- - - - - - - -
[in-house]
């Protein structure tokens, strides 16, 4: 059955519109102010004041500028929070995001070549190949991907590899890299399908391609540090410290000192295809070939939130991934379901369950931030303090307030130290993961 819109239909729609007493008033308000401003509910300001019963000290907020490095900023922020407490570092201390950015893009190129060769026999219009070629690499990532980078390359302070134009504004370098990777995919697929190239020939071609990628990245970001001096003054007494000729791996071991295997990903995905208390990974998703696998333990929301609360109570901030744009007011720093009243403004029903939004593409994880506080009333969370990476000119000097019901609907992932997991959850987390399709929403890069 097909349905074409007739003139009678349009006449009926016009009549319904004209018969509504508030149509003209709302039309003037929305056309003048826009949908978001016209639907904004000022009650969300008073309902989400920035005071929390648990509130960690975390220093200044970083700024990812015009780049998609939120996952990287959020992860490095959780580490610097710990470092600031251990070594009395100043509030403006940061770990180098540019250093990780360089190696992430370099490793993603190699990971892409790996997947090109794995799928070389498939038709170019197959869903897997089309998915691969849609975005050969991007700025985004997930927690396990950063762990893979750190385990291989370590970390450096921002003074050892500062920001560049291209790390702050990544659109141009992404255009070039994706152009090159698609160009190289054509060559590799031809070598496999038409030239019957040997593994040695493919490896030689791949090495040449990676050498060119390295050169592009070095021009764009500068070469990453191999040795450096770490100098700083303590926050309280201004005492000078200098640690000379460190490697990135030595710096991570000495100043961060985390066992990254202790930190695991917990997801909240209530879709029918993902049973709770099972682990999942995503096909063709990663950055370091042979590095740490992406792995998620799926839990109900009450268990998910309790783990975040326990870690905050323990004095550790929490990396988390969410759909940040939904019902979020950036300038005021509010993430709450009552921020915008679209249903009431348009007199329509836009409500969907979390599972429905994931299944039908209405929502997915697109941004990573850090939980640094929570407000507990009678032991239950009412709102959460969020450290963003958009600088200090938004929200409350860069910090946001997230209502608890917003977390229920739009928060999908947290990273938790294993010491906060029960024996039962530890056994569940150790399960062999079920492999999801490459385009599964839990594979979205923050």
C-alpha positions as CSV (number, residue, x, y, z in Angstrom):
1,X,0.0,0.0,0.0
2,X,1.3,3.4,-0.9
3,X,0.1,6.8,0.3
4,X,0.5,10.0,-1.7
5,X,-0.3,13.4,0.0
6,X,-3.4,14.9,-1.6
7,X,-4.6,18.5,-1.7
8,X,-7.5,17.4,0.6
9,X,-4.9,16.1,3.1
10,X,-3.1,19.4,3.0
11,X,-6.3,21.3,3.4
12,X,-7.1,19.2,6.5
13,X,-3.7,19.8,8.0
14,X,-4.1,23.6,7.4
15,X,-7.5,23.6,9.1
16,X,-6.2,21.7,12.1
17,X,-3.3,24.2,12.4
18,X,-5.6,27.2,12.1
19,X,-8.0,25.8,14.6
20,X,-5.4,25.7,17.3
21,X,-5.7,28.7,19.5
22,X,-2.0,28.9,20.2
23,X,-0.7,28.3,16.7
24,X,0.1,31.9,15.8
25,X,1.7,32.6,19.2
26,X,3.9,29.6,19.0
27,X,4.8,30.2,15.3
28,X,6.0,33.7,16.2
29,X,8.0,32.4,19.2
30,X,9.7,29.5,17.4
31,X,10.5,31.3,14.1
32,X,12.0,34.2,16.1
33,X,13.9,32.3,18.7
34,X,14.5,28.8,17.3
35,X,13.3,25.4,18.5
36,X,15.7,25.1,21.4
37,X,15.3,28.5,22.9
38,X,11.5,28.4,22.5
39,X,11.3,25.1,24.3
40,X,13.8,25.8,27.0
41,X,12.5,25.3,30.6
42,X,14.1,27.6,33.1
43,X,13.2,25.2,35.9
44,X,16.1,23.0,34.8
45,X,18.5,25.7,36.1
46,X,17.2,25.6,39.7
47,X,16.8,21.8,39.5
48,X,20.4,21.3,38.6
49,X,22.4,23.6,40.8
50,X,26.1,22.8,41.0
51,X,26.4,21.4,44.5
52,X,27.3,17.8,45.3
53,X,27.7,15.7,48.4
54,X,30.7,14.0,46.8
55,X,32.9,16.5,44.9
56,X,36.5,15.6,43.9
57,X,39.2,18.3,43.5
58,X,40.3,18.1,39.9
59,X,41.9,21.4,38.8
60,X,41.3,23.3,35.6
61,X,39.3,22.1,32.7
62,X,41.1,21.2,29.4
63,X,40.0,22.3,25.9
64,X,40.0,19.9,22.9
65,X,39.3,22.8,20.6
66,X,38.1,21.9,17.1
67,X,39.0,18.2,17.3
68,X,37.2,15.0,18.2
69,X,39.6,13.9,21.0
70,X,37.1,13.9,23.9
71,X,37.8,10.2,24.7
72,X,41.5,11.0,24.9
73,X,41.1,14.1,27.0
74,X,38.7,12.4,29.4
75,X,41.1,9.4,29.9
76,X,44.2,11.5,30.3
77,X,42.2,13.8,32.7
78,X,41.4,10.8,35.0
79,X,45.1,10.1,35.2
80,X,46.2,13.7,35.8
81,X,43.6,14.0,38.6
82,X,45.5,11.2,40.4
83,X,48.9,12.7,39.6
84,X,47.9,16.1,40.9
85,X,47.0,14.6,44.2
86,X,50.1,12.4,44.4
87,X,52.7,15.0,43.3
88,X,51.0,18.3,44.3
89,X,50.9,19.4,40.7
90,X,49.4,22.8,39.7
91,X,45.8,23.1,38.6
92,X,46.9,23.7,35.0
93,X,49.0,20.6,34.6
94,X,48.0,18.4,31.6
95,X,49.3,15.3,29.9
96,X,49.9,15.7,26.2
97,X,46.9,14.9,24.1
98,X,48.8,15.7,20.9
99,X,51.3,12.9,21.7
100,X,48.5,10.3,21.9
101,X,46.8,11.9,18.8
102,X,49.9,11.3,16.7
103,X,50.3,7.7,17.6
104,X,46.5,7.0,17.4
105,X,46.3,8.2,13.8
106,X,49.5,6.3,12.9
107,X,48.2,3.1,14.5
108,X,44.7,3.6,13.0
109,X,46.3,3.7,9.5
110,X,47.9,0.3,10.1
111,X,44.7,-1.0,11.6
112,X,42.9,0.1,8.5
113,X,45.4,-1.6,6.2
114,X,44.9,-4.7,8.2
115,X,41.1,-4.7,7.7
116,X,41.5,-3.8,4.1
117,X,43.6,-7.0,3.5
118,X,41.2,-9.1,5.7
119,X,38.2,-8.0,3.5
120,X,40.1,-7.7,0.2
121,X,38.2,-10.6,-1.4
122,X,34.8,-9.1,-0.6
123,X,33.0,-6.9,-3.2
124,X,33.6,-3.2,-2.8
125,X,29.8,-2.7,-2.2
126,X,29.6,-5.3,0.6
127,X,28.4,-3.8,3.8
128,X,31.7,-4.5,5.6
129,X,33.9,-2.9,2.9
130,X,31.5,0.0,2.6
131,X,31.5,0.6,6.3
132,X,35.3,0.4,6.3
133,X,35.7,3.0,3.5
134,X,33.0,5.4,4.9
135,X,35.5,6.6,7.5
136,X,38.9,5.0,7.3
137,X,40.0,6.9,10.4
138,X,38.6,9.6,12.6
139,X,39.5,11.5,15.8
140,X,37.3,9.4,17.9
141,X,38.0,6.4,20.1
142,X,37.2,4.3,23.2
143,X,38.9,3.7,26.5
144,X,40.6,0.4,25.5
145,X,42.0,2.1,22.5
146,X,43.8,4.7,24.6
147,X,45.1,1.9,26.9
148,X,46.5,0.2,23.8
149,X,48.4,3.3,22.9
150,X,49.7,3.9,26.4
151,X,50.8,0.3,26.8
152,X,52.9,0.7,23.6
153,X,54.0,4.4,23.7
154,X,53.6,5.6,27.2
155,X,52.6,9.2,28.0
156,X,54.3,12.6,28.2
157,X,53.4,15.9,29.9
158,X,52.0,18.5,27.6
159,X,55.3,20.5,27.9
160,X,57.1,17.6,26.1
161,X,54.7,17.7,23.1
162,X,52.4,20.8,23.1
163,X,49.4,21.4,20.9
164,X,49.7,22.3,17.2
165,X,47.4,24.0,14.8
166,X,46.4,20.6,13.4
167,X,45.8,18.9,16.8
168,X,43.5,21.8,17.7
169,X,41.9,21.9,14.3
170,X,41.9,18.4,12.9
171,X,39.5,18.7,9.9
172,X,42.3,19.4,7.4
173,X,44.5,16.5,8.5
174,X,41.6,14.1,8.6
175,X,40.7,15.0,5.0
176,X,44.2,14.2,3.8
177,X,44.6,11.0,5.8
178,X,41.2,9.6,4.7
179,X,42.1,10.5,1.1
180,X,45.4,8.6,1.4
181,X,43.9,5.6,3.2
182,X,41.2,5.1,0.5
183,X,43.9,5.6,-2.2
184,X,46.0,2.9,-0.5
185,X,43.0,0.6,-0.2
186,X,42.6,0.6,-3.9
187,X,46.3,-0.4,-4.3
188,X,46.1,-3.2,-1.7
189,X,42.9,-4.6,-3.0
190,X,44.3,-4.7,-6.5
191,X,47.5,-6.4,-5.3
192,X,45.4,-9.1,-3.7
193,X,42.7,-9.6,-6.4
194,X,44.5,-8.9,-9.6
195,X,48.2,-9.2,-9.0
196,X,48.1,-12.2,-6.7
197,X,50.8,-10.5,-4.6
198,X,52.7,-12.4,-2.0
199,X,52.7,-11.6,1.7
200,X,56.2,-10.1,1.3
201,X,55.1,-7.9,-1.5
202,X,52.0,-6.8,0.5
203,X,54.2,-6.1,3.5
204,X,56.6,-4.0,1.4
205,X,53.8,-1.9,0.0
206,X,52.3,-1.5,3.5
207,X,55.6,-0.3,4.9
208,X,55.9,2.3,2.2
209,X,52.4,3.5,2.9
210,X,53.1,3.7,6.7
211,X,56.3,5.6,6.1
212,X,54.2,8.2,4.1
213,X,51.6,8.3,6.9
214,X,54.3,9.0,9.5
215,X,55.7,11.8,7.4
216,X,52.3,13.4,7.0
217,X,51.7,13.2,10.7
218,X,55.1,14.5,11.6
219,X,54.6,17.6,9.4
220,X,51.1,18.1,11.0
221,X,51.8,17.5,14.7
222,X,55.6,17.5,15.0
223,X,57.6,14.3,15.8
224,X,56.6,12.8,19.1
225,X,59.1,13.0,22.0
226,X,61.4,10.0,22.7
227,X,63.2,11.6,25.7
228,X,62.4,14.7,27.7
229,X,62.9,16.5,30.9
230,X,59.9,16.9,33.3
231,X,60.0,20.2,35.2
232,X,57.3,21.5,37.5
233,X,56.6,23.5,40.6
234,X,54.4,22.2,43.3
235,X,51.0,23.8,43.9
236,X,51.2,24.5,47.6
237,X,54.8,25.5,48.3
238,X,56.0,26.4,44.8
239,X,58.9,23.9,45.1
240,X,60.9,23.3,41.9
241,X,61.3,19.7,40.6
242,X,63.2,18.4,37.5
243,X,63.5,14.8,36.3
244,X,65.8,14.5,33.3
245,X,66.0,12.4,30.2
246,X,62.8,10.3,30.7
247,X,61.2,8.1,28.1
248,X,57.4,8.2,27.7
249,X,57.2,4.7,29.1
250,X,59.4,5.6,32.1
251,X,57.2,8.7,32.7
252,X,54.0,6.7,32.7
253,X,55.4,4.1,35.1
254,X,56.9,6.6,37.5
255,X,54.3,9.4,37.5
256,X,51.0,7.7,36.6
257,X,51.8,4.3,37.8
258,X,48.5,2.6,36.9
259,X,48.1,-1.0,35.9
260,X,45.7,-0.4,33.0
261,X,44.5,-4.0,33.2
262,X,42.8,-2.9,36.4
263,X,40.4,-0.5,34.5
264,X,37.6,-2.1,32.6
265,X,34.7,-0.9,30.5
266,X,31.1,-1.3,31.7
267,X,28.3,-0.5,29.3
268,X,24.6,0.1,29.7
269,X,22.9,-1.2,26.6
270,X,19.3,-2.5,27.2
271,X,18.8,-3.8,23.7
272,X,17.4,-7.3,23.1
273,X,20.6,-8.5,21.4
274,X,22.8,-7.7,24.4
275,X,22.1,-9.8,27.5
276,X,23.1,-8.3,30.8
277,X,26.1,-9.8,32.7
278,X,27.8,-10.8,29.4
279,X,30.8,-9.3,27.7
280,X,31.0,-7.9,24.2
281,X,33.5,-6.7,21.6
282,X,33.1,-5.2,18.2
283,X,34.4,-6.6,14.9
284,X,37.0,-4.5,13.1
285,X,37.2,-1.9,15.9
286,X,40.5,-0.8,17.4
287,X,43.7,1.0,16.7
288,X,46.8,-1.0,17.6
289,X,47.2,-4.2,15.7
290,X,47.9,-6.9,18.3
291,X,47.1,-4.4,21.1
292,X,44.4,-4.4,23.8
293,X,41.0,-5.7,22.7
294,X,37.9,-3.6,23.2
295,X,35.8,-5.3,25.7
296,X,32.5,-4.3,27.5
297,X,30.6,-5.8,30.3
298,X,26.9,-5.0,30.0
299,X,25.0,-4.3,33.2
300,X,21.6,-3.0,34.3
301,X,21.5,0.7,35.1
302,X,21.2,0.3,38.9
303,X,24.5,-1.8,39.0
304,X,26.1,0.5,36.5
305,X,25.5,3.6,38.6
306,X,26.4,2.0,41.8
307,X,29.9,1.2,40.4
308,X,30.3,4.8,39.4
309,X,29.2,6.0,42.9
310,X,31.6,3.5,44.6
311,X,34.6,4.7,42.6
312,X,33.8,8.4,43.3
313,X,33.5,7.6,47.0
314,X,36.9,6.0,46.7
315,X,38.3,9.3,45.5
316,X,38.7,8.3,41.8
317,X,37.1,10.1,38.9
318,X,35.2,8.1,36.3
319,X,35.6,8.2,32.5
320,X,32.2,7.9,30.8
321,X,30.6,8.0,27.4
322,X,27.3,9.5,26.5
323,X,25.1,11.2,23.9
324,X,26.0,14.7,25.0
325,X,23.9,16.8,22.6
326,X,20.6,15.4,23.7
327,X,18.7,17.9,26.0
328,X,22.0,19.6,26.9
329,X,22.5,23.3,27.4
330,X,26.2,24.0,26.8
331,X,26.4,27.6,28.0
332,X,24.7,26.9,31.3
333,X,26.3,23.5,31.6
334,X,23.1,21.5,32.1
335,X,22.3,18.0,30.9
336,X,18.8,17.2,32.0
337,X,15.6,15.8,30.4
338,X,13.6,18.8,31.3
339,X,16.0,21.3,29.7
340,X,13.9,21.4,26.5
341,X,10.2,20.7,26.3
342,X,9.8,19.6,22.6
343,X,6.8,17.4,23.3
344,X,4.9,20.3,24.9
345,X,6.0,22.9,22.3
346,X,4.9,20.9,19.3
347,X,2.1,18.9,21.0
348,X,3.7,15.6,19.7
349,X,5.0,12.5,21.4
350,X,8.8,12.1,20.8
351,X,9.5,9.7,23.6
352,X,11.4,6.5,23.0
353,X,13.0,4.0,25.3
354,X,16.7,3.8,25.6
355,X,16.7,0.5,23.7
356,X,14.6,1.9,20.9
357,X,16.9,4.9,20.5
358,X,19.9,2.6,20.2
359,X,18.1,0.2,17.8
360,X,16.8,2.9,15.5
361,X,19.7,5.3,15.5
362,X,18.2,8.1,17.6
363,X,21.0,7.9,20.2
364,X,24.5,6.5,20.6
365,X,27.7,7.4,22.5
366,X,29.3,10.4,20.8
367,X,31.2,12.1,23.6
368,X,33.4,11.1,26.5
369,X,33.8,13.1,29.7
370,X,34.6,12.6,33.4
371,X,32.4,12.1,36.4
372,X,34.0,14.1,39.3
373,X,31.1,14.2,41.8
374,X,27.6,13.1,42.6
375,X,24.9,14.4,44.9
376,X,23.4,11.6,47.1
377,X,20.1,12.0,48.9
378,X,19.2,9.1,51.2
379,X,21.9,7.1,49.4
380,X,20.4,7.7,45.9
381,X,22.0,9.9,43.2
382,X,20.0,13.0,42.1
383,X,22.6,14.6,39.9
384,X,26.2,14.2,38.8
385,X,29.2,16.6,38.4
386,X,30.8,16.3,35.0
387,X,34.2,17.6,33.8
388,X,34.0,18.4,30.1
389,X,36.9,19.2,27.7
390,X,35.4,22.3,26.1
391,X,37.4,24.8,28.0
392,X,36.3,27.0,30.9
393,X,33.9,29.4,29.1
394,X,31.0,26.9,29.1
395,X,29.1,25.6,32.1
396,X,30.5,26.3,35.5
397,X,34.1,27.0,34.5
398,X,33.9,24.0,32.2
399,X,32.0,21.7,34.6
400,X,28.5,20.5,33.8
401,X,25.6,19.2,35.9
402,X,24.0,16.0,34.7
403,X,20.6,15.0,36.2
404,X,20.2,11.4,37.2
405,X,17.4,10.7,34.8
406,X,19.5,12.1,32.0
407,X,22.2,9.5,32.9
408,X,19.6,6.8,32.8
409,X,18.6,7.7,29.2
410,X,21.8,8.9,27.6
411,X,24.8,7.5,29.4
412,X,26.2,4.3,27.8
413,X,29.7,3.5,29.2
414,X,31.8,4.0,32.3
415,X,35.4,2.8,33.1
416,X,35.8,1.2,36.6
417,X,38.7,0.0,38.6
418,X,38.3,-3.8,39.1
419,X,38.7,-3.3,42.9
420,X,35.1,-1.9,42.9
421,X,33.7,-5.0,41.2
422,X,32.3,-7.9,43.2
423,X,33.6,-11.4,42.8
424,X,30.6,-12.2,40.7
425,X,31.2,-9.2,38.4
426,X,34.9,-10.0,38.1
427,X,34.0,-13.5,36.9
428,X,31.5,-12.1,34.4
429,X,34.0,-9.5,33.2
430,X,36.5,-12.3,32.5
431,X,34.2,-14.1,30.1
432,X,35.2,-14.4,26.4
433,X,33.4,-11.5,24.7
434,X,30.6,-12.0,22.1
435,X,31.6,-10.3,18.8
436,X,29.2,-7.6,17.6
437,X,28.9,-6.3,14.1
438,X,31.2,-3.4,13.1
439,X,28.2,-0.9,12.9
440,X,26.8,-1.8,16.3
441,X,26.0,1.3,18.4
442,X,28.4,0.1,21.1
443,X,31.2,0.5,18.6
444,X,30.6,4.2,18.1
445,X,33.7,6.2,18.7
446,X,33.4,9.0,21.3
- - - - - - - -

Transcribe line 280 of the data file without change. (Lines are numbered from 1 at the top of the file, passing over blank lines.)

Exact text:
277,X,26.1,-9.8,32.7